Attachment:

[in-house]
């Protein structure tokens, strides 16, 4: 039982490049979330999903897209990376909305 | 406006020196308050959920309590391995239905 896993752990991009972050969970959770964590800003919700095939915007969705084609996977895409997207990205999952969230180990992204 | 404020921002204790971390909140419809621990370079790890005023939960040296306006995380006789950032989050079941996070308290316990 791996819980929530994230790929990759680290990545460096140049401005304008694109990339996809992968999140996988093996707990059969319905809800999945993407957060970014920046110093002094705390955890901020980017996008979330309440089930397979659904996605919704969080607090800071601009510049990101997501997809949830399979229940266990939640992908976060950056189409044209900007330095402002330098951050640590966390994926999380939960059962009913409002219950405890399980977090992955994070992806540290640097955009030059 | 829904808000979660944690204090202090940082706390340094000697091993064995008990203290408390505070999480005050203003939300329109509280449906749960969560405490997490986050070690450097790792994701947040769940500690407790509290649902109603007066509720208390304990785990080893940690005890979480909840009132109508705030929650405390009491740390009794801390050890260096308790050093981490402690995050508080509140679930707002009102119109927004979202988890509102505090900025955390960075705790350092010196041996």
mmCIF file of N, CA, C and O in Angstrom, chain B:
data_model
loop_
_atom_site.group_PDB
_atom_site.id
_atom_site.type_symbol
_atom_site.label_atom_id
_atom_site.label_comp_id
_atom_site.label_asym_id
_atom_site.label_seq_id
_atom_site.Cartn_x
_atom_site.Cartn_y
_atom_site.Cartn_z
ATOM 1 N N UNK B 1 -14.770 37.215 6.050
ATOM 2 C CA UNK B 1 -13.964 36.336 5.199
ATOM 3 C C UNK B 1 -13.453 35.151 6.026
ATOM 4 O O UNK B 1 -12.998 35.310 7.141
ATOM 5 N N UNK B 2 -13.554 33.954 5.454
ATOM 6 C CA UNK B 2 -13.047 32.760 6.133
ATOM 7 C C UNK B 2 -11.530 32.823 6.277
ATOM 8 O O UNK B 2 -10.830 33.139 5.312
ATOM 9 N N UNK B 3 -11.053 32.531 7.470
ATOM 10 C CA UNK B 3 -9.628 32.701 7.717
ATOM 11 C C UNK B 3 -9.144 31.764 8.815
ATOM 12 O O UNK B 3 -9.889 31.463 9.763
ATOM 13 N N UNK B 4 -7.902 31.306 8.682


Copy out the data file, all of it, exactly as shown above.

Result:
[in-house]
């Protein structure tokens, strides 16, 4: 039982490049979330999903897209990376909305 | 406006020196308050959920309590391995239905 896993752990991009972050969970959770964590800003919700095939915007969705084609996977895409997207990205999952969230180990992204 | 404020921002204790971390909140419809621990370079790890005023939960040296306006995380006789950032989050079941996070308290316990 791996819980929530994230790929990759680290990545460096140049401005304008694109990339996809992968999140996988093996707990059969319905809800999945993407957060970014920046110093002094705390955890901020980017996008979330309440089930397979659904996605919704969080607090800071601009510049990101997501997809949830399979229940266990939640992908976060950056189409044209900007330095402002330098951050640590966390994926999380939960059962009913409002219950405890399980977090992955994070992806540290640097955009030059 | 829904808000979660944690204090202090940082706390340094000697091993064995008990203290408390505070999480005050203003939300329109509280449906749960969560405490997490986050070690450097790792994701947040769940500690407790509290649902109603007066509720208390304990785990080893940690005890979480909840009132109508705030929650405390009491740390009794801390050890260096308790050093981490402690995050508080509140679930707002009102119109927004979202988890509102505090900025955390960075705790350092010196041996």
mmCIF file of N, CA, C and O in Angstrom, chain B:
data_model
loop_
_atom_site.group_PDB
_atom_site.id
_atom_site.type_symbol
_atom_site.label_atom_id
_atom_site.label_comp_id
_atom_site.label_asym_id
_atom_site.label_seq_id
_atom_site.Cartn_x
_atom_site.Cartn_y
_atom_site.Cartn_z
ATOM 1 N N UNK B 1 -14.770 37.215 6.050
ATOM 2 C CA UNK B 1 -13.964 36.336 5.199
ATOM 3 C C UNK B 1 -13.453 35.151 6.026
ATOM 4 O O UNK B 1 -12.998 35.310 7.141
ATOM 5 N N UNK B 2 -13.554 33.954 5.454
ATOM 6 C CA UNK B 2 -13.047 32.760 6.133
ATOM 7 C C UNK B 2 -11.530 32.823 6.277
ATOM 8 O O UNK B 2 -10.830 33.139 5.312
ATOM 9 N N UNK B 3 -11.053 32.531 7.470
ATOM 10 C CA UNK B 3 -9.628 32.701 7.717
ATOM 11 C C UNK B 3 -9.144 31.764 8.815
ATOM 12 O O UNK B 3 -9.889 31.463 9.763
ATOM 13 N N UNK B 4 -7.902 31.306 8.682